Stop Kiss by Diana Son. Directed by John Trainor and Denise Roller.
Reviewed by J. Peter Bergman
"Do you know me? Do you know who I am?"
For nearly two hours the question of who Callie really is hangs in the balance. In a play constructed more like a made-for-television movie with no scene lasting more than three minutes we wait to find out exactly who this woman might be if she allowed herself to be herself. She is a friend. She has a friend with benefits. She has a job she hates but is presented an award for doing it well. She has an apartment in Greenwich Village, clearly still rent-controlled, that she inherited from a boyfriend who deserted her, and for her own sister. She has a cat thatís not her own. She has at least thirty outfits (I think there were at least that many changes of costumes) and none of them flatter her. She has need of a hair-dresser. But do we know her? Do we know who she is? Absolutely not.
We know who her friend Sara is almost from her first entrance in scene one. We know who her friend George is and how he exists. We even know who a woman is who canít sleep at 4:30 in the morning when an unanticipated act of violence changes Callieís life forever. Playwright Diana Son draws everyone clearly, but she never really gives us a way into the mind and heart of Callie. Maybe if we had a scene of any length where she could slowly divulge her inner mind, her deeper convictions, her secret heart, we would come away feeling like the two hours in our lives - they comprise the many weeks of her own life - would have been truly well-spent.
The Town Players of Pittsfield has taken a mighty risk presenting this odd play in the middle of their 90th season. They have staffed the play with good actors, talented directors and an excellent scenic team (although a bright stage representing a darkened room was an oddity) at Barrington Stage Companyís Stage Two space. They have done as well by this play as any company could do. But at the end of the two hours (with no intermission) we emerge from the theater astounded at having no sense of the main character.
Kim Kirchner plays Callie with drive, energy, trepidation, fear, love, in fact every possible emotion, but as written there is no Callie there. There is, instead, a walking dead woman. Kirchner takes every risk with this performance. She plays nuances that are more physical than lyrical and helps us to see what can be seen, but she is burdened with a scripted woman who is only two-dimensional.
This is a shame for playing opposite her as Sara is Stefanie Weber. Weber is not as good an actress as Kirchner, but she has a much better realized character to play. She does her very best to bring to life a woman who sets herself a mission from the end of that first scene, one that she carries through to the end. It is a job well done. Weber is making her theatrical debut in the Berkshires in this role and she will hopefully be able to hone her talents into a fully credible, fully realized character in the future. She shows us here that she is completely capable of doing it.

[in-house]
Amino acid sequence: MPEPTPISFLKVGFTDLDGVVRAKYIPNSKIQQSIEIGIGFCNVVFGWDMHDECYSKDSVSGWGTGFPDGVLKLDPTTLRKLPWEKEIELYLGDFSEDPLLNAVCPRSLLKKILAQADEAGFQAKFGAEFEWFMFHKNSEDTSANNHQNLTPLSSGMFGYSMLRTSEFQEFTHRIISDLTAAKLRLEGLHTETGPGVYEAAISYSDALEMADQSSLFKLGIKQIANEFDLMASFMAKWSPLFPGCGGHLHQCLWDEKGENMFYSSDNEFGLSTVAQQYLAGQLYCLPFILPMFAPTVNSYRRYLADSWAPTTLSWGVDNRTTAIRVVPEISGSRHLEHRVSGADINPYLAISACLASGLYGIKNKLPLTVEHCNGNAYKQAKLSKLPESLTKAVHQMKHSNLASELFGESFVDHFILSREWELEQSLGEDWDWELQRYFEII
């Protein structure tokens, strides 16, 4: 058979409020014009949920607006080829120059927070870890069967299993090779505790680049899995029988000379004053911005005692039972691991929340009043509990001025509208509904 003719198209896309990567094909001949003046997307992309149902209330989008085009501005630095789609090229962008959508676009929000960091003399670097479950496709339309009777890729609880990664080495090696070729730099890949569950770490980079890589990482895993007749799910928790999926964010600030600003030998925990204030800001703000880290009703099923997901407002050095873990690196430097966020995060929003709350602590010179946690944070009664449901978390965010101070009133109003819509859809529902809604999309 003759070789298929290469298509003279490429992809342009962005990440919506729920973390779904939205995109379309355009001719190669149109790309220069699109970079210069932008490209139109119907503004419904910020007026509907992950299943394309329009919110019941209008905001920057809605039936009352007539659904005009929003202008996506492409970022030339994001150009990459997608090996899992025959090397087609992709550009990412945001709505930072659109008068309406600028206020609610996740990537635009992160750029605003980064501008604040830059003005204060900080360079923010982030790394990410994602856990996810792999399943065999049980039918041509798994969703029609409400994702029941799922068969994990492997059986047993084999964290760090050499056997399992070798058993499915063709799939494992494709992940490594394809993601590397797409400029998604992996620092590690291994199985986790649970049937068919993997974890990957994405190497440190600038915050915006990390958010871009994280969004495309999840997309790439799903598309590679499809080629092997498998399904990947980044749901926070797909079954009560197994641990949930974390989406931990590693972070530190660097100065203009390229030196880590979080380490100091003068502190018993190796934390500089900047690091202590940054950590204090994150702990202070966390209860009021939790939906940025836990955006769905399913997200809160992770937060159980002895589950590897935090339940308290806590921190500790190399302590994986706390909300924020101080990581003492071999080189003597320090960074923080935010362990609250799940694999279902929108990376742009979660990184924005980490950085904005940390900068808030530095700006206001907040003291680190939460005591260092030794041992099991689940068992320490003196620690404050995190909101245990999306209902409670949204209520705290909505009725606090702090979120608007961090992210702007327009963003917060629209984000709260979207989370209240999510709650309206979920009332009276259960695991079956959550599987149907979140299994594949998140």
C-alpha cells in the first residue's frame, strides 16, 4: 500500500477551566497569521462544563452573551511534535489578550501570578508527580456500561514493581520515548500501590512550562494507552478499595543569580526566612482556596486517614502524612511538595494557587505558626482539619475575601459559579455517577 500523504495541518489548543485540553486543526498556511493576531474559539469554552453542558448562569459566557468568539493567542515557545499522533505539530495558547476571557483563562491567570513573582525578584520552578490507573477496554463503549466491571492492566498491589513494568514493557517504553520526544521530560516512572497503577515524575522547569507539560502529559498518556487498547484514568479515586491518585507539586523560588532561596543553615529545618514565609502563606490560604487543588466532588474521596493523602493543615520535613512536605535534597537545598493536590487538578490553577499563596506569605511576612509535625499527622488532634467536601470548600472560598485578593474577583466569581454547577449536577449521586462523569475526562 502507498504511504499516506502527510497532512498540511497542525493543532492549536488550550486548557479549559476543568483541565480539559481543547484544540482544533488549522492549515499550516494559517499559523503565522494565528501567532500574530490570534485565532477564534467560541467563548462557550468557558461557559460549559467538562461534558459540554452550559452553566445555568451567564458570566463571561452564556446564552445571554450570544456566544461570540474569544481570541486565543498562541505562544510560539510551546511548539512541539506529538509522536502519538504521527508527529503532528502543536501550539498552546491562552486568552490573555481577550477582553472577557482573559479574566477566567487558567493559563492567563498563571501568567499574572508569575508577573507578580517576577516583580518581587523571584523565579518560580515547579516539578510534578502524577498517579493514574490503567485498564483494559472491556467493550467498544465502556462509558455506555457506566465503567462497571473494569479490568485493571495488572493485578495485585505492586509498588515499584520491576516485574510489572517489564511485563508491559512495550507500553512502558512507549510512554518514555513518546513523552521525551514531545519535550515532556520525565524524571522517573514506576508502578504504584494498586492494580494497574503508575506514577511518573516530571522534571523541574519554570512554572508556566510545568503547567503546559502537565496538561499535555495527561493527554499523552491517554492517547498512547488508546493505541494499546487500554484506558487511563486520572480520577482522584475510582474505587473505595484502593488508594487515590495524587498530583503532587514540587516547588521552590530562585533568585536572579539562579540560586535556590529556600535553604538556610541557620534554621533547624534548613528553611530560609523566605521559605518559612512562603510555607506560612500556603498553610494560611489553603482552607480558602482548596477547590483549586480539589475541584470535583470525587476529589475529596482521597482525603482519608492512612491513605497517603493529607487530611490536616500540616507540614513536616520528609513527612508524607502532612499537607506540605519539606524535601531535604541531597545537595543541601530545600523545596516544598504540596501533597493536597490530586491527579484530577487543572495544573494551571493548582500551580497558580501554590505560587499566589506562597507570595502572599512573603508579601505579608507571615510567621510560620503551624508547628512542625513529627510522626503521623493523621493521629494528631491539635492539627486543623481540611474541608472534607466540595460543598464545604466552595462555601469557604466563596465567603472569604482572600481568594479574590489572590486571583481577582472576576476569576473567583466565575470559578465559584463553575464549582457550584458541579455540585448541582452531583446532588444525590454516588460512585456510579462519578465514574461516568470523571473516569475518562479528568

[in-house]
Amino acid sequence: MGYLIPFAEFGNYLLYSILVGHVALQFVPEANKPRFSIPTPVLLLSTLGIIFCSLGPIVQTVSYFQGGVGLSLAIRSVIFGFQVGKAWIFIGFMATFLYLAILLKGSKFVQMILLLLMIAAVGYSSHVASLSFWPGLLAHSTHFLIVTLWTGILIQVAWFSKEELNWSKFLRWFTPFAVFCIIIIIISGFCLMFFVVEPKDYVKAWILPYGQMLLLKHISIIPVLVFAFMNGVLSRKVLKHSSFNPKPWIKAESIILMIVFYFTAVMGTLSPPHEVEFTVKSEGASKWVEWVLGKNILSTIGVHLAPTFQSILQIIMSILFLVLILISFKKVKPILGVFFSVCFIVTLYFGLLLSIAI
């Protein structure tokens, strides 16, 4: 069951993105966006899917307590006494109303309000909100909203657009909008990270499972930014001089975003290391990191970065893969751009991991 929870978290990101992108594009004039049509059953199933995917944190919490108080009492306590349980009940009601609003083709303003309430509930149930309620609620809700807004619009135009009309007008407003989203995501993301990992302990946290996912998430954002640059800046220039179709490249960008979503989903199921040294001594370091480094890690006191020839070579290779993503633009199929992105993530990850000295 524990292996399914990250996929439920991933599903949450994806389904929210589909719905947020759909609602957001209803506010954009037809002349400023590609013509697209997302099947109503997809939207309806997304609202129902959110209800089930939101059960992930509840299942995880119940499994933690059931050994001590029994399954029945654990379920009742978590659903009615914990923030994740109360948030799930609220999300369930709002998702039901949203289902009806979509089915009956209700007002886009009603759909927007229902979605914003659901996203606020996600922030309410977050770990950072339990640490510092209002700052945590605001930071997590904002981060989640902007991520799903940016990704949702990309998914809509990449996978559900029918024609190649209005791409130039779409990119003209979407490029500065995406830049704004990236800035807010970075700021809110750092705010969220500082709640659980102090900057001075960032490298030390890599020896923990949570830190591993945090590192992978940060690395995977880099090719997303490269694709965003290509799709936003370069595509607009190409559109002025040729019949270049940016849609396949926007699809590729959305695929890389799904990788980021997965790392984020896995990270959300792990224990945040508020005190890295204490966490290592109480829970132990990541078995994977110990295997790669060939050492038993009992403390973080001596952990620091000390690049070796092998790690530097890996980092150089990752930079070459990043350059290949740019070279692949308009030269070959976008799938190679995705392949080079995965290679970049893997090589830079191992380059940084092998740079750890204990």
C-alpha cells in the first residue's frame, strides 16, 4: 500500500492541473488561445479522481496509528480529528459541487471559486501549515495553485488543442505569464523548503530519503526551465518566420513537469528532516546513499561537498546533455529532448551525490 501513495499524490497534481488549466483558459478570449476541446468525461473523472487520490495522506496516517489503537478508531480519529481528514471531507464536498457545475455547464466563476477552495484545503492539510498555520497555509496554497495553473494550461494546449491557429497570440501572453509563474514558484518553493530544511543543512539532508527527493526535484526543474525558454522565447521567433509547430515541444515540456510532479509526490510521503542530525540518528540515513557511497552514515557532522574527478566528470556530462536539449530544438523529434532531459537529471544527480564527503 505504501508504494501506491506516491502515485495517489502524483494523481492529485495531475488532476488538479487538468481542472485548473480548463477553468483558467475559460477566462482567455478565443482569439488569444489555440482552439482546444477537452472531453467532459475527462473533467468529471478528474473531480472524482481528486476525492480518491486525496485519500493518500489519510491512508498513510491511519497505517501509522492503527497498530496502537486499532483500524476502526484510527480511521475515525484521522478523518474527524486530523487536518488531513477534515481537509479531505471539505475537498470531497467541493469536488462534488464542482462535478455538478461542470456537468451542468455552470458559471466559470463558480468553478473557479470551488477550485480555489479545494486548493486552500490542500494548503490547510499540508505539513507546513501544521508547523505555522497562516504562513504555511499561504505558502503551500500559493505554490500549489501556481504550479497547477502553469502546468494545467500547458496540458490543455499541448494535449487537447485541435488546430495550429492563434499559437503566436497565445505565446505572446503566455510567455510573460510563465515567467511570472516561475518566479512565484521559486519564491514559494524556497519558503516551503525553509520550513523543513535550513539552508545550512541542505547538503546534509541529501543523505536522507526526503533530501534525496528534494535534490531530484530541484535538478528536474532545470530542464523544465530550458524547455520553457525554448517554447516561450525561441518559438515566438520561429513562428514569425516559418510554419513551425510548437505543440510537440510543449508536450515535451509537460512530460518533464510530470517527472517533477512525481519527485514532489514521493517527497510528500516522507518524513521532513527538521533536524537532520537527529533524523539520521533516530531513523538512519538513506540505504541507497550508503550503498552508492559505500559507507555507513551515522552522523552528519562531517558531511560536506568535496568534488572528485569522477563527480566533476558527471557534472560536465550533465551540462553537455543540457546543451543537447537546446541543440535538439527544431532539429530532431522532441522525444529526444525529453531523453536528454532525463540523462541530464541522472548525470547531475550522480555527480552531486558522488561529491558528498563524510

Also making acting debuts in this show are Cheryl D. Nelson and her former 8th grade student Denis Guyer. Guyer is a surprise. As the police detective assigned to the assault case that brings the friendship of Sara and Callie to life Guyer takes the stage and makes it his world. He has a sense of reality that is both refreshing and energizing. Nelson plays the older neighbor who witnesses the assault and reports it to 911. Her two scenes are well-played and believable. Teacher and Student are great in their scene together, worth the price of the ticket.
Monica Bliss takes the small role of the hospital nurse and does well by it. The two young men who play the boyfriends of the two leading ladies are also fine. Jerry Greene as Peter has a single scene in which to bring to life a character who has too much on his mind for his own good. He does it well. Cody Miller, on the other hand, drifts in and out of the play and makes every scene heís in his own personal space. George is egotistical and Miller takes advantage of that trait to give us a really well-rounded anti-hero.
Trainor and Roller keep their well choreographed stagecraft moving the play along even during the long scene changes - at times it seems a 3-2 ratio was in operation: three minute scene, then two minute scene change. The jazz music helped, but it outlasted itself.
A play about the tragic events that follow a kiss that is anything but innocent is what the Town Players are presenting for just one more weekend. In spite of my rant about the play not fulfilling its mission, it does give us a momentary happy ending, one fraught with our knowledge of the outcome of such bliss. Itís a curious point on which to end a play, and yet, that is perhaps the finest accomplishment of the author. This is certainly worthy of our attention. The question is do you dare expose yourself to this fascinating piece of human exploration. And do you know who you are?
Stop Kiss plays two weekends, ending on March 27. For information and reservations call 413-443-9279.